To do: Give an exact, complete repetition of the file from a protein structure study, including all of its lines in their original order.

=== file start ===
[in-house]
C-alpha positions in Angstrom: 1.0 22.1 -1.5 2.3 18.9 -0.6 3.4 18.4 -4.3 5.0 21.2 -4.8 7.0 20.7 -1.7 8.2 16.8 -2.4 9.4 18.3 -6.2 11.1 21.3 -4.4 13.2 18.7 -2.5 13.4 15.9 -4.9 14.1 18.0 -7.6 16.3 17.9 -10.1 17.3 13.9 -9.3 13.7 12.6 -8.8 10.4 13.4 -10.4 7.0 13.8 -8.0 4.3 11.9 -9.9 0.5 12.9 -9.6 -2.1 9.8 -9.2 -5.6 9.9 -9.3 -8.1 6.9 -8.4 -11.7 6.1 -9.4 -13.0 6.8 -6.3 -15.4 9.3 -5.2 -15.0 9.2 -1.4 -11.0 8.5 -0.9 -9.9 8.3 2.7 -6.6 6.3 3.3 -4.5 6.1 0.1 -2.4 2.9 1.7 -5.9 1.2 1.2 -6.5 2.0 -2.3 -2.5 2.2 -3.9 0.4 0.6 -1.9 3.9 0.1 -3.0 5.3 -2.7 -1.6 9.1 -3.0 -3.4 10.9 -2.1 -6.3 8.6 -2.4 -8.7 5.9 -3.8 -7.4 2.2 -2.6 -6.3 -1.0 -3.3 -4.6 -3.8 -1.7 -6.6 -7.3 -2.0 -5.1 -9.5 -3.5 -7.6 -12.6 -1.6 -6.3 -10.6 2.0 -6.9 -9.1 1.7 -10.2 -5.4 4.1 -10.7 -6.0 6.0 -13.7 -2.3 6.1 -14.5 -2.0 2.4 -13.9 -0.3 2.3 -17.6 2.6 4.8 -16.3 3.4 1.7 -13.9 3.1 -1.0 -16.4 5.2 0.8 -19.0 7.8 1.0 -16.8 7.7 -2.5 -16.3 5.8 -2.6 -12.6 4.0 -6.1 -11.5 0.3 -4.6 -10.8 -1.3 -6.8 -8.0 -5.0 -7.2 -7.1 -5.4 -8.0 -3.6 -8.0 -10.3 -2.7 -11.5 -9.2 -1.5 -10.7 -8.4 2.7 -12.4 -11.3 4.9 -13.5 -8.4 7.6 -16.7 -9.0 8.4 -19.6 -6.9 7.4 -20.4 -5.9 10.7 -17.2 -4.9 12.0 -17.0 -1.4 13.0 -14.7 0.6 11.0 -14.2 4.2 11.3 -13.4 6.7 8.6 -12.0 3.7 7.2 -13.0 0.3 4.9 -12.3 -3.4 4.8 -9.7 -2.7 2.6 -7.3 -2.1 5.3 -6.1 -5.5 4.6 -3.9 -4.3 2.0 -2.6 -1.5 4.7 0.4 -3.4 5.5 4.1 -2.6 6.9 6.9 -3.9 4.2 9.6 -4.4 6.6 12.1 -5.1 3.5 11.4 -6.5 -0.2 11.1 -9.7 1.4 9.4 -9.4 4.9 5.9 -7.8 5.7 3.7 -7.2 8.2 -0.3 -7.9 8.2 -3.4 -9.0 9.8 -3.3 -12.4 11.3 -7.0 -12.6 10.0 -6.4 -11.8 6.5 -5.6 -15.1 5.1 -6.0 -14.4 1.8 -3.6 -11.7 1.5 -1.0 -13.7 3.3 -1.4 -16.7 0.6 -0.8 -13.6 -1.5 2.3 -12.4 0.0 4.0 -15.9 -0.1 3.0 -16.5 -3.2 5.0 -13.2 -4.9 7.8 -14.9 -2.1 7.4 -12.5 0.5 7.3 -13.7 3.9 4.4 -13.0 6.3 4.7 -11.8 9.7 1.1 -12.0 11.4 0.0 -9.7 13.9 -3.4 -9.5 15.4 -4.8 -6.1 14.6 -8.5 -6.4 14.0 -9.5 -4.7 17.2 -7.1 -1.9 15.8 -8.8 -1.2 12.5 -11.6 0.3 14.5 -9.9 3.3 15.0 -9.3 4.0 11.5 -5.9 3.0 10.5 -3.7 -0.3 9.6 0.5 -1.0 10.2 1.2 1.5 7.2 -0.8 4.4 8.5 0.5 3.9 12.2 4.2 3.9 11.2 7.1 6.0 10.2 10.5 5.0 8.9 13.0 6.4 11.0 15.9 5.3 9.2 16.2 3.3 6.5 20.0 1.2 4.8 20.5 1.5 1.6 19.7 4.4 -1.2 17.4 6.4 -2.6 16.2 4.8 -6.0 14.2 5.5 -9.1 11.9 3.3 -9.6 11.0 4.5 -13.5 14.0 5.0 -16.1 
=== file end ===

[in-house]
C-alpha positions in Angstrom: 1.0 22.1 -1.5 2.3 18.9 -0.6 3.4 18.4 -4.3 5.0 21.2 -4.8 7.0 20.7 -1.7 8.2 16.8 -2.4 9.4 18.3 -6.2 11.1 21.3 -4.4 13.2 18.7 -2.5 13.4 15.9 -4.9 14.1 18.0 -7.6 16.3 17.9 -10.1 17.3 13.9 -9.3 13.7 12.6 -8.8 10.4 13.4 -10.4 7.0 13.8 -8.0 4.3 11.9 -9.9 0.5 12.9 -9.6 -2.1 9.8 -9.2 -5.6 9.9 -9.3 -8.1 6.9 -8.4 -11.7 6.1 -9.4 -13.0 6.8 -6.3 -15.4 9.3 -5.2 -15.0 9.2 -1.4 -11.0 8.5 -0.9 -9.9 8.3 2.7 -6.6 6.3 3.3 -4.5 6.1 0.1 -2.4 2.9 1.7 -5.9 1.2 1.2 -6.5 2.0 -2.3 -2.5 2.2 -3.9 0.4 0.6 -1.9 3.9 0.1 -3.0 5.3 -2.7 -1.6 9.1 -3.0 -3.4 10.9 -2.1 -6.3 8.6 -2.4 -8.7 5.9 -3.8 -7.4 2.2 -2.6 -6.3 -1.0 -3.3 -4.6 -3.8 -1.7 -6.6 -7.3 -2.0 -5.1 -9.5 -3.5 -7.6 -12.6 -1.6 -6.3 -10.6 2.0 -6.9 -9.1 1.7 -10.2 -5.4 4.1 -10.7 -6.0 6.0 -13.7 -2.3 6.1 -14.5 -2.0 2.4 -13.9 -0.3 2.3 -17.6 2.6 4.8 -16.3 3.4 1.7 -13.9 3.1 -1.0 -16.4 5.2 0.8 -19.0 7.8 1.0 -16.8 7.7 -2.5 -16.3 5.8 -2.6 -12.6 4.0 -6.1 -11.5 0.3 -4.6 -10.8 -1.3 -6.8 -8.0 -5.0 -7.2 -7.1 -5.4 -8.0 -3.6 -8.0 -10.3 -2.7 -11.5 -9.2 -1.5 -10.7 -8.4 2.7 -12.4 -11.3 4.9 -13.5 -8.4 7.6 -16.7 -9.0 8.4 -19.6 -6.9 7.4 -20.4 -5.9 10.7 -17.2 -4.9 12.0 -17.0 -1.4 13.0 -14.7 0.6 11.0 -14.2 4.2 11.3 -13.4 6.7 8.6 -12.0 3.7 7.2 -13.0 0.3 4.9 -12.3 -3.4 4.8 -9.7 -2.7 2.6 -7.3 -2.1 5.3 -6.1 -5.5 4.6 -3.9 -4.3 2.0 -2.6 -1.5 4.7 0.4 -3.4 5.5 4.1 -2.6 6.9 6.9 -3.9 4.2 9.6 -4.4 6.6 12.1 -5.1 3.5 11.4 -6.5 -0.2 11.1 -9.7 1.4 9.4 -9.4 4.9 5.9 -7.8 5.7 3.7 -7.2 8.2 -0.3 -7.9 8.2 -3.4 -9.0 9.8 -3.3 -12.4 11.3 -7.0 -12.6 10.0 -6.4 -11.8 6.5 -5.6 -15.1 5.1 -6.0 -14.4 1.8 -3.6 -11.7 1.5 -1.0 -13.7 3.3 -1.4 -16.7 0.6 -0.8 -13.6 -1.5 2.3 -12.4 0.0 4.0 -15.9 -0.1 3.0 -16.5 -3.2 5.0 -13.2 -4.9 7.8 -14.9 -2.1 7.4 -12.5 0.5 7.3 -13.7 3.9 4.4 -13.0 6.3 4.7 -11.8 9.7 1.1 -12.0 11.4 0.0 -9.7 13.9 -3.4 -9.5 15.4 -4.8 -6.1 14.6 -8.5 -6.4 14.0 -9.5 -4.7 17.2 -7.1 -1.9 15.8 -8.8 -1.2 12.5 -11.6 0.3 14.5 -9.9 3.3 15.0 -9.3 4.0 11.5 -5.9 3.0 10.5 -3.7 -0.3 9.6 0.5 -1.0 10.2 1.2 1.5 7.2 -0.8 4.4 8.5 0.5 3.9 12.2 4.2 3.9 11.2 7.1 6.0 10.2 10.5 5.0 8.9 13.0 6.4 11.0 15.9 5.3 9.2 16.2 3.3 6.5 20.0 1.2 4.8 20.5 1.5 1.6 19.7 4.4 -1.2 17.4 6.4 -2.6 16.2 4.8 -6.0 14.2 5.5 -9.1 11.9 3.3 -9.6 11.0 4.5 -13.5 14.0 5.0 -16.1 